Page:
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GPs could stop doing childhood and travel vaccinations under new plans



A move away from GPs doing childhood and travel vaccinations, while retaining funding, forms part of plans to overhaul the GP contract in Scotland.

The news comes as part of an announcement that the full new Scottish GMS contract will not come in from April 2017, as was planned, with the current ‘pay stability’ deal extended to April 2018.

In a joint statement today the GPC and Government said there would be no ‘big bang’ overhaul next year but rather a gradual change towards relieving GPs of workload and increasing overall primary care funding.

To that end, the parties said that they have agreed to ‘a full review of all aspects of GP pay and expenses that will take place in 2017, and inform options from 2018’.

‘To allow this work to take place we are therefore extending the current pay stability agreement to April 2018,’ the parties added.

They said they would also ‘review current GMS services with a view, where appropriate, to transfer responsibility for those services to the wider healthcare system’.

Scottish GPC chair Dr Alan McDevitt said workload they are looking at having removed from practices and carried out elsewhere included childhood and travel vaccinations.

This follows the move already to remove QOF to reduce bureaucracy in GP consultations.

Dr McDevitt said that the period of ‘pay stability’ meant the contract would be unchanged from April apart from the ‘business as usual’ uplift review including the DDRB.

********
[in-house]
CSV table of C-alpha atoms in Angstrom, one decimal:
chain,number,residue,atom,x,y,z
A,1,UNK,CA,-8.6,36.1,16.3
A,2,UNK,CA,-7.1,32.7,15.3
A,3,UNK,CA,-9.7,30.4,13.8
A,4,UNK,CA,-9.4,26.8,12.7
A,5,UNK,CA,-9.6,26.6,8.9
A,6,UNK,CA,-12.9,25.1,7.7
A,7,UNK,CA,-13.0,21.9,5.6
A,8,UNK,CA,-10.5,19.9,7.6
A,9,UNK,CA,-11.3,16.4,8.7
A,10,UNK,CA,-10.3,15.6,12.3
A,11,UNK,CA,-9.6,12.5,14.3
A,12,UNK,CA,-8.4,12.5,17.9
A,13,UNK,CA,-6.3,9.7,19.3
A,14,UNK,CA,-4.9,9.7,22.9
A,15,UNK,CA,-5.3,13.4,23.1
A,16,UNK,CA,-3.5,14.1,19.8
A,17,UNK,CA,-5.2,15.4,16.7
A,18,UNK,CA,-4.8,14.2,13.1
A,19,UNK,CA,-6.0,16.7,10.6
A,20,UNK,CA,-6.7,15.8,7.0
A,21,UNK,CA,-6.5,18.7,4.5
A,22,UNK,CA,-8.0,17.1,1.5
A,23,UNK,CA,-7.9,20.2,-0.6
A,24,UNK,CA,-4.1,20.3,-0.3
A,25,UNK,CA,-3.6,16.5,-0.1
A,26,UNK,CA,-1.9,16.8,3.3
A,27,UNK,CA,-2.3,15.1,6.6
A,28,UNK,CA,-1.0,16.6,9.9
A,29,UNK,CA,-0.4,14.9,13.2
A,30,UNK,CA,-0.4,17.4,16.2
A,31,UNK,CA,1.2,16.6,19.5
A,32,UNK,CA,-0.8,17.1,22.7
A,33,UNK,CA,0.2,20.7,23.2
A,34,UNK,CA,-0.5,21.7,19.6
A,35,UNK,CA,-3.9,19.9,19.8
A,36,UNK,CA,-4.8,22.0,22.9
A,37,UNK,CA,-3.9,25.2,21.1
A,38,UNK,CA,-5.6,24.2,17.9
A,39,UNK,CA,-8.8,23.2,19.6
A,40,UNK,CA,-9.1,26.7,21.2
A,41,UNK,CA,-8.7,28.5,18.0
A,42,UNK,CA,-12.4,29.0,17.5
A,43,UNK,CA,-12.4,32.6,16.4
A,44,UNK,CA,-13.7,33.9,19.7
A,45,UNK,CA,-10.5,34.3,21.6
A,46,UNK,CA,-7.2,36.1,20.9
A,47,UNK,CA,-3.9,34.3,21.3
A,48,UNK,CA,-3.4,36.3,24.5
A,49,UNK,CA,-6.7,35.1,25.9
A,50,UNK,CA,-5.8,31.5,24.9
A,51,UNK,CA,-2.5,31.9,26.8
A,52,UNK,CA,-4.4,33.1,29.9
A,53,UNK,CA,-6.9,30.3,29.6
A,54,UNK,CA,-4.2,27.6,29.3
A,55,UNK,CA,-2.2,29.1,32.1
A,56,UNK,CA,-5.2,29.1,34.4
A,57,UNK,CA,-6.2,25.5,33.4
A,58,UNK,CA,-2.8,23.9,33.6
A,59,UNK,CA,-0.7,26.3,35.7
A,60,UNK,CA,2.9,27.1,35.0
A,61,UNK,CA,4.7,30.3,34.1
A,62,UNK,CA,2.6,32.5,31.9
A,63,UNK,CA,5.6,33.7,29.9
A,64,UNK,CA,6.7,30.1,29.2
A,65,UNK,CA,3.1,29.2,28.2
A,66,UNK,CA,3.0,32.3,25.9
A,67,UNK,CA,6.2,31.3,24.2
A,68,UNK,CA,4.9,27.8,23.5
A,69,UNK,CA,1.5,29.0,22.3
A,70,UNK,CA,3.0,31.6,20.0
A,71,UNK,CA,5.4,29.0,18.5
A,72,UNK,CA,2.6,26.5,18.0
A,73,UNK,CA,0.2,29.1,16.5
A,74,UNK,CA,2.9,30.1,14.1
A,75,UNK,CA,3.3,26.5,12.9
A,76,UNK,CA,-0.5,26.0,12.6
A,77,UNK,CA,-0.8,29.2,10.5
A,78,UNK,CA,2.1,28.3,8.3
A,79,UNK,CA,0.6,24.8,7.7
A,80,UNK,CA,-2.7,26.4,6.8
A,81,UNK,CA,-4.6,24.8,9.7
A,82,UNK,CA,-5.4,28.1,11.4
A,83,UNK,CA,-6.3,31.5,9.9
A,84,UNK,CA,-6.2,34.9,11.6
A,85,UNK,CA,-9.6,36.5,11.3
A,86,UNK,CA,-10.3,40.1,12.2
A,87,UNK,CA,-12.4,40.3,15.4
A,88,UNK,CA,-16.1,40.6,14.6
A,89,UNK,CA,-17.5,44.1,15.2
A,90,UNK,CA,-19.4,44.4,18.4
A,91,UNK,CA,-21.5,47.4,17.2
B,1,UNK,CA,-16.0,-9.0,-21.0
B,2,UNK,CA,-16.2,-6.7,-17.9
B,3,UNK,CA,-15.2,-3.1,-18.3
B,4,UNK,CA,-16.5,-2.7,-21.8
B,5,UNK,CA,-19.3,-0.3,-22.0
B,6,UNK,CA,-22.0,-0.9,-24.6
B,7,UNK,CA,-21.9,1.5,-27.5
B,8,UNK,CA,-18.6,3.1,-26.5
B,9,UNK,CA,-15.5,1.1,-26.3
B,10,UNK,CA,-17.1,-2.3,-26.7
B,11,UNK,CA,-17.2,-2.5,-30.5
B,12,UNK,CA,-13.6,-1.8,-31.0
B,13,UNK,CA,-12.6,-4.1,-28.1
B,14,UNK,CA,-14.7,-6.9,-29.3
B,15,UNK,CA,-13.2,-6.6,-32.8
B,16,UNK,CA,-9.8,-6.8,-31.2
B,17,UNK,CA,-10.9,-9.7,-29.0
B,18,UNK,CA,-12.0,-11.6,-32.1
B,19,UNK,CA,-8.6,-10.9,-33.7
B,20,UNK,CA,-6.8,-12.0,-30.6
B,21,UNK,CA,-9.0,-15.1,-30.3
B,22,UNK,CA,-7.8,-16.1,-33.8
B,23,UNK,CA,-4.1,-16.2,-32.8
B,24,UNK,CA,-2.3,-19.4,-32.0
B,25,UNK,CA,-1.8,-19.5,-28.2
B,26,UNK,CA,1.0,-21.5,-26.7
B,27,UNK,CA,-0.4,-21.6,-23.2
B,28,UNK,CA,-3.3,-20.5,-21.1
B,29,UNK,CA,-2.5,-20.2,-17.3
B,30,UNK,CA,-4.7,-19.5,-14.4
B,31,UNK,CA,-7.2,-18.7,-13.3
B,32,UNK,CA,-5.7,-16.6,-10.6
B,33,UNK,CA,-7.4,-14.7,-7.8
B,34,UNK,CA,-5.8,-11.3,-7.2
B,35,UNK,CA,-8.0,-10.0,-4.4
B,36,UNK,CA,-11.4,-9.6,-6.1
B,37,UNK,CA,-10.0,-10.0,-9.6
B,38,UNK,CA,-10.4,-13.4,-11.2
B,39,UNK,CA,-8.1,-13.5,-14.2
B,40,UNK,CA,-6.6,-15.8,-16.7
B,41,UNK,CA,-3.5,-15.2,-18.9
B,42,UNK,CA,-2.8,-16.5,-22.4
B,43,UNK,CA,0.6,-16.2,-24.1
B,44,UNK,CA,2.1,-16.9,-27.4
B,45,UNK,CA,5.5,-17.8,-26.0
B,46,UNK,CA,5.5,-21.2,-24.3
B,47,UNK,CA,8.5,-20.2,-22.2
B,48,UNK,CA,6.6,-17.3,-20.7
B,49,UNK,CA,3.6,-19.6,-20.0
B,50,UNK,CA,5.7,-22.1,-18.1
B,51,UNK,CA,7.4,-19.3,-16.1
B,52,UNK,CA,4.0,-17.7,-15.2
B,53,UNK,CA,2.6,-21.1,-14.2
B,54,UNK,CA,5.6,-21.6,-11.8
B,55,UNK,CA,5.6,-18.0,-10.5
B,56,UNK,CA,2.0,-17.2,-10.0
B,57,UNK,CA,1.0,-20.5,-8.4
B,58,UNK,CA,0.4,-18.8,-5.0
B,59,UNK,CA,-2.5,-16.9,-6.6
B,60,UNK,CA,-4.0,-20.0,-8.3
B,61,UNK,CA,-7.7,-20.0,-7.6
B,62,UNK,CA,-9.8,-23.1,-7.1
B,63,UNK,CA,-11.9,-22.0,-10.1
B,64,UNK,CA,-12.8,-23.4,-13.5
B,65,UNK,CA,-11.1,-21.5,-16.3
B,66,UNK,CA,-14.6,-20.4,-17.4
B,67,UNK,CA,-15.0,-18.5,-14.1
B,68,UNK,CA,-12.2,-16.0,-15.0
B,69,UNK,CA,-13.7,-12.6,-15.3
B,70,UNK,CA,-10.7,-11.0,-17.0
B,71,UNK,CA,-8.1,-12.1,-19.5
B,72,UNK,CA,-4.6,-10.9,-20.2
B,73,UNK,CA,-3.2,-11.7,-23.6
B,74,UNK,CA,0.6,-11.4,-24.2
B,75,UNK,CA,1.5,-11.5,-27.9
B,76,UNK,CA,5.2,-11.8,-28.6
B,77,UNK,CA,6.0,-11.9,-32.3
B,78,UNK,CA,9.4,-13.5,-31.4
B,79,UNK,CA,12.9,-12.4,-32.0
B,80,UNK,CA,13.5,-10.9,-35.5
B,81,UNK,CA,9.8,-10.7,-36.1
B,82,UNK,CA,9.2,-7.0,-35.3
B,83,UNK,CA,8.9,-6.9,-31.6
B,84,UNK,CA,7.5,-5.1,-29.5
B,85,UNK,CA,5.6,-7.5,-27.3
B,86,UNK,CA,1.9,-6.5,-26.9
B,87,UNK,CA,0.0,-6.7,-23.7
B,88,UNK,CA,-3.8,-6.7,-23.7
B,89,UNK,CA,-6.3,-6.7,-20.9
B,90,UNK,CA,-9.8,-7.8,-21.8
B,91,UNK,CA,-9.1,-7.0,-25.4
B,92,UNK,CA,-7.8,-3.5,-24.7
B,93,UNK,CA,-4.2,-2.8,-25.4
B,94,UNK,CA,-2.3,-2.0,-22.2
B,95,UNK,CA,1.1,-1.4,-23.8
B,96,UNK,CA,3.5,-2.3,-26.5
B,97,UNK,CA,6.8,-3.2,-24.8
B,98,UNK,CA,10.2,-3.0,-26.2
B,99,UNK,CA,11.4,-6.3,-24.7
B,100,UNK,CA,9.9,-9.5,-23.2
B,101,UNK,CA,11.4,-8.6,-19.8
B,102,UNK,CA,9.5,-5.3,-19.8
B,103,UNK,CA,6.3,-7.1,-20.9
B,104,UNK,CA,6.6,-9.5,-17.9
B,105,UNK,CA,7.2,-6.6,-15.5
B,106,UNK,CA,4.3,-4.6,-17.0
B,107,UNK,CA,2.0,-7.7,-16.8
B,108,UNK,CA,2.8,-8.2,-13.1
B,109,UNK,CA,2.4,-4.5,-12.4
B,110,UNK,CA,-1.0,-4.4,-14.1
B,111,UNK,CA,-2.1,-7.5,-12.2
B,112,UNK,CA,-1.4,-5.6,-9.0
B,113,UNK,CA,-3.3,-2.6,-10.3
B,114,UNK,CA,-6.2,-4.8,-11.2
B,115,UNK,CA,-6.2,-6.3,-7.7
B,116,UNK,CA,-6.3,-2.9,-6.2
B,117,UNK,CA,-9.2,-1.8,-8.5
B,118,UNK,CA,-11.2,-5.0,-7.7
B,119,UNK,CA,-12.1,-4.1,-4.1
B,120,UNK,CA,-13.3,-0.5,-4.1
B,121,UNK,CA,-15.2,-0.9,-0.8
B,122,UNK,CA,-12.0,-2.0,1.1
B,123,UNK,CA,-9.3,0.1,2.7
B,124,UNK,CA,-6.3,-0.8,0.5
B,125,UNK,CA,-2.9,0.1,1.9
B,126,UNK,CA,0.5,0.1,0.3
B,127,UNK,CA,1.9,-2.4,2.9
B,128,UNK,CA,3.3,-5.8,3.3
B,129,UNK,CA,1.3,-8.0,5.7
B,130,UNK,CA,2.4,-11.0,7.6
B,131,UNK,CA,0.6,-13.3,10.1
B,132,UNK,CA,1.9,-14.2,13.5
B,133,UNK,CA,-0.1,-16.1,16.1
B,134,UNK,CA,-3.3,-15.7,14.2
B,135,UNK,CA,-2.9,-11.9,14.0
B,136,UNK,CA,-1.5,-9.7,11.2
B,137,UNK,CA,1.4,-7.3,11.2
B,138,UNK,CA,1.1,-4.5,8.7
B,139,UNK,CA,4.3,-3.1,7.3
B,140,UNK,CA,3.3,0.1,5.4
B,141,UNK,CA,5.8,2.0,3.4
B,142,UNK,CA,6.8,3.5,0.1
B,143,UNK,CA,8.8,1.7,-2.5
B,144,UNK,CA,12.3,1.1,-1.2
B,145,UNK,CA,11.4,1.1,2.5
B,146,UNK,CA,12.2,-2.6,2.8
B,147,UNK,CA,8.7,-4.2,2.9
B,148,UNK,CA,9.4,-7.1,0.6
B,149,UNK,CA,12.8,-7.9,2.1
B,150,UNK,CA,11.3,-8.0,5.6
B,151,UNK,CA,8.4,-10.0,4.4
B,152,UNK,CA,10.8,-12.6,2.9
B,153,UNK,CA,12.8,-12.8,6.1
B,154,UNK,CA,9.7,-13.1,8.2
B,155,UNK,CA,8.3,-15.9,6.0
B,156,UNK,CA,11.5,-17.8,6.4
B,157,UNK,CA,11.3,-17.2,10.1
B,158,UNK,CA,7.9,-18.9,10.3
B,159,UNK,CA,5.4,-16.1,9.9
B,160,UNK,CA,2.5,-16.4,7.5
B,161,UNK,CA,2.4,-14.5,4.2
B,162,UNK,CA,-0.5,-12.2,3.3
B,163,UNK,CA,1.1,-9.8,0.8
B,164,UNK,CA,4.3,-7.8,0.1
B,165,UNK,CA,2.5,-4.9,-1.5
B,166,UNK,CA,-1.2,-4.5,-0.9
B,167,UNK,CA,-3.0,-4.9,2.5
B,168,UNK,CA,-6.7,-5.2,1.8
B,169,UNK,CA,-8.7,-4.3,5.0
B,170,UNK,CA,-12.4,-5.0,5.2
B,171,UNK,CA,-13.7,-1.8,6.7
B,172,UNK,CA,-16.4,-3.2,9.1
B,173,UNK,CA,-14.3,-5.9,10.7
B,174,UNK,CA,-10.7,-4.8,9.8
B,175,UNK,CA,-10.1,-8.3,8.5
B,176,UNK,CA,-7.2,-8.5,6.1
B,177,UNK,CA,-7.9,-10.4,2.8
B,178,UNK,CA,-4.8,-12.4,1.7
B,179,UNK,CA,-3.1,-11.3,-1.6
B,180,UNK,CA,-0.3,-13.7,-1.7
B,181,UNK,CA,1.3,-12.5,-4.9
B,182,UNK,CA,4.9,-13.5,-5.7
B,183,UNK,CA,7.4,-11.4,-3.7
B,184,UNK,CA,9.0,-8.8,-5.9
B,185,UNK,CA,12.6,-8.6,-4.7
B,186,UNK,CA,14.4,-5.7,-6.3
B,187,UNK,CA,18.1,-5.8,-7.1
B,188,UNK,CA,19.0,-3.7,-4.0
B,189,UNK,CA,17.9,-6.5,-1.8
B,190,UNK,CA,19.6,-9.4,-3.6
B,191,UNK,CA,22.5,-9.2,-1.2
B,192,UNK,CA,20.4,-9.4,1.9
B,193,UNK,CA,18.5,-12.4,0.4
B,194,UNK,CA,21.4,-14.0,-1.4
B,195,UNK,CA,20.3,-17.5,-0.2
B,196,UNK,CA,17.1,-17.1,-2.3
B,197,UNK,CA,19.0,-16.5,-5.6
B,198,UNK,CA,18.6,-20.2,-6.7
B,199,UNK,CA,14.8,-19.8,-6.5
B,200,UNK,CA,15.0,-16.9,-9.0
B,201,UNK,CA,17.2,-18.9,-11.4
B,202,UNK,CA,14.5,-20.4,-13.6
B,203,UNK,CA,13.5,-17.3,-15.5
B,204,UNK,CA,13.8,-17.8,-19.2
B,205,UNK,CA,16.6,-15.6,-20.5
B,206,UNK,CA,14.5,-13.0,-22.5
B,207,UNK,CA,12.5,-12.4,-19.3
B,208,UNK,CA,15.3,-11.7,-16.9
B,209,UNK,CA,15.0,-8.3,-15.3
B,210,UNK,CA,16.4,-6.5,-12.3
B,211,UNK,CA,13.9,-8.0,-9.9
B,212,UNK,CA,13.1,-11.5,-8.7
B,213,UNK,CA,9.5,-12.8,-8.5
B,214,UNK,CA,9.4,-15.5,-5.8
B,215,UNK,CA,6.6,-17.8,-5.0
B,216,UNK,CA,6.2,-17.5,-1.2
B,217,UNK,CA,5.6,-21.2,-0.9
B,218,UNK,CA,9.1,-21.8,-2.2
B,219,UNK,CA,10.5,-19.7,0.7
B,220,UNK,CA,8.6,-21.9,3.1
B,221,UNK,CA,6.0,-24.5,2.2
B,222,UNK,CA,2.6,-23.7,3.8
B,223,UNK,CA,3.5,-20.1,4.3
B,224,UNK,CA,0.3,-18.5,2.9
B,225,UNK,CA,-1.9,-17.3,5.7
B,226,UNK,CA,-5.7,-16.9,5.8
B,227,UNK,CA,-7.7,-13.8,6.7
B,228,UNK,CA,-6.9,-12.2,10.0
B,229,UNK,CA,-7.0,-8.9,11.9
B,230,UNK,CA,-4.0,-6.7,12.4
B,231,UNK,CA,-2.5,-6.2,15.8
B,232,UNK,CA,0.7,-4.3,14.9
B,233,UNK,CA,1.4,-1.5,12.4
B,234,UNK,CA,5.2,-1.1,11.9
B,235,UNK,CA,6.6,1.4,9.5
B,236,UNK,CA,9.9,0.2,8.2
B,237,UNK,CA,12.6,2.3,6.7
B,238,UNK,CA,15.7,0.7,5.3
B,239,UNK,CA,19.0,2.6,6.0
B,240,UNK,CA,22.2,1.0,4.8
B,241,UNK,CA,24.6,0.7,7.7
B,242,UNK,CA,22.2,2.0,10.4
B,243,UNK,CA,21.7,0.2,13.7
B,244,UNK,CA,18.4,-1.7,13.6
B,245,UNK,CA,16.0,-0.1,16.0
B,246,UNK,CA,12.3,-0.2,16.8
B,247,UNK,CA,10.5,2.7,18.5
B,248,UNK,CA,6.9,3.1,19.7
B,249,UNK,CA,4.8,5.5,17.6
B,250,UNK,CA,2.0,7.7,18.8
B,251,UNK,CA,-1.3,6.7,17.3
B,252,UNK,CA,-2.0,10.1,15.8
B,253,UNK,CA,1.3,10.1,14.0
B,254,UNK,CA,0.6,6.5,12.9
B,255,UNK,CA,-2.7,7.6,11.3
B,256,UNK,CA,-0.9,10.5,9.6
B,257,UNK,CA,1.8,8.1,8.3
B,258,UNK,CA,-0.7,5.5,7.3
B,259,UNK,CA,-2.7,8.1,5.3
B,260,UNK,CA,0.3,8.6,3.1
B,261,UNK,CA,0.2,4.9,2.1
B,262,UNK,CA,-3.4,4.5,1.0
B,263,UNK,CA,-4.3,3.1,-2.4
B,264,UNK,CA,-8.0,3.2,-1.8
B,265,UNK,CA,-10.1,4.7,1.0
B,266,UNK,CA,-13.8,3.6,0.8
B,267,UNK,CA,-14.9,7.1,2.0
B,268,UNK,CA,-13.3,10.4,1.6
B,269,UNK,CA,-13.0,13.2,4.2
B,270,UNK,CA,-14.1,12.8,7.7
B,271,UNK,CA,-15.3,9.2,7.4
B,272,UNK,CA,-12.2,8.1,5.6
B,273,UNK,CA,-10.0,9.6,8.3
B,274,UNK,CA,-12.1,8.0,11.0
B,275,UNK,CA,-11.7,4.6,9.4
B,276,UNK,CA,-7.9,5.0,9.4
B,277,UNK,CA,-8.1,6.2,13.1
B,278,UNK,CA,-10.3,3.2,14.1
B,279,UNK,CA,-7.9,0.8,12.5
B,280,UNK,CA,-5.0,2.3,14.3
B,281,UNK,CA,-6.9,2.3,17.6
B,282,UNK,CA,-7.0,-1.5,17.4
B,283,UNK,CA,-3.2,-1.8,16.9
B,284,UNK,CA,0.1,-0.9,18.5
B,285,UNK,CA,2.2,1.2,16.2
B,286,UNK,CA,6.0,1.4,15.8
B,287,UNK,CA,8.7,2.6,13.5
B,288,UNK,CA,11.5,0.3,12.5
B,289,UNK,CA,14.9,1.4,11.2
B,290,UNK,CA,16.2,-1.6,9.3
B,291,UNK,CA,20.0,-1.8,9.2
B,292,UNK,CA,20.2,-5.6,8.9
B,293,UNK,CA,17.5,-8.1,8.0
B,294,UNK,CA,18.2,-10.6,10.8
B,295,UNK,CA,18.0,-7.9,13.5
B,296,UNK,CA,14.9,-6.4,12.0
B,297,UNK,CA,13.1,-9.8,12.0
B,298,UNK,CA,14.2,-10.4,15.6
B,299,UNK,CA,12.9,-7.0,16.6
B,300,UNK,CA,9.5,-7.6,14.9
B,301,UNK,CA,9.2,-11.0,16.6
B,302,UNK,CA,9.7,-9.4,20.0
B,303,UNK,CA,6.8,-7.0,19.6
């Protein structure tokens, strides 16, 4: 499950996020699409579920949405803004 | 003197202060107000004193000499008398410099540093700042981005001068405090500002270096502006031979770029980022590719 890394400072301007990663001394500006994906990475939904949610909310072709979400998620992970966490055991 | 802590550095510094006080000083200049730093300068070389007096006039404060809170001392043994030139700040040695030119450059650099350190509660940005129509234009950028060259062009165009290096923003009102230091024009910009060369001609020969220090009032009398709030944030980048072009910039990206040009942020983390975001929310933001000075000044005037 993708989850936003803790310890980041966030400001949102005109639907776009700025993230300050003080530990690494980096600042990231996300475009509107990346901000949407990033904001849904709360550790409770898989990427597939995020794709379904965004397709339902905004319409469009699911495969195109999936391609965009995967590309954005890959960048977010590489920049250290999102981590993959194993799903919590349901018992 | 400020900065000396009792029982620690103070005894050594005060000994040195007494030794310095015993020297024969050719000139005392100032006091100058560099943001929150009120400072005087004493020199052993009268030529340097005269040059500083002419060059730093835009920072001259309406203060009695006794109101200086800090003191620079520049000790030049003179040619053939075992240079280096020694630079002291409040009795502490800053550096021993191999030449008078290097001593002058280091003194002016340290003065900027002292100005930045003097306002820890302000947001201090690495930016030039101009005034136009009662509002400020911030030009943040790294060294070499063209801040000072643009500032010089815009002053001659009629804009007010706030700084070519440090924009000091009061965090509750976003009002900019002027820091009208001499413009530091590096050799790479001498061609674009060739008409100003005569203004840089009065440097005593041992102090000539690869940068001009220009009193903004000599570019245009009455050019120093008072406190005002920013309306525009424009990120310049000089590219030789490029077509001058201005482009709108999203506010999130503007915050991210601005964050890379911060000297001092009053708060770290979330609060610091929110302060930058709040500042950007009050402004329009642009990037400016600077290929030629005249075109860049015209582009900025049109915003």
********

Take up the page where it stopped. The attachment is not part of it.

He told Pulse: ‘We will introduce a number of changes to the contract from October 2017. We will also be looking to transfer services without losing income associated with it. To begin with we are looking at childhood vaccinations and travel advice and vaccination.

‘Obviously that is quite a complex thing, getting someone else to provide it, and so that will take quite a bit of organising. But we intend to start that happening in 2017, and there will be no loss of income to practices which are no longer doing that.’

A joint letter from the Scottish GPC and Scottish Government sent to all GPs said: ‘We hope to see first steps taken in 2017, with further changes in the years ahead.’

But it added that ‘the nature of the changes require careful planning in line with the planned increase of both funding and staff resources, and ensuring stability’ and that ‘this does not fit well with a “big bang” approach but represents a measured step-wise approach to changing the GP contract and primary care’.

The Scottish Government, which last month pledged an extra £500m in funding for general practice in Scotland by 2020/21 to take it up to 11% of total NHS funding, said today’s joint agreement was ‘significant because it is the bedrock of a strong partnership between the Scottish Government and the GP profession’.

Scottish health secretary Shona Robison said: ‘We are shifting the balance of care away from hospitals and into the community, and GPs have a vital role to play in working with us to make it happen.

‘For our part we will work to improve the attractiveness of general practice as a career, with action on workloads, and steps to create a more sustainable workforce.’

Speaking earlier this year at Pulse Live in Edinburgh, Dr McDevitt said the new Scottish GP contract would save the independent GP contractor model in Scotland.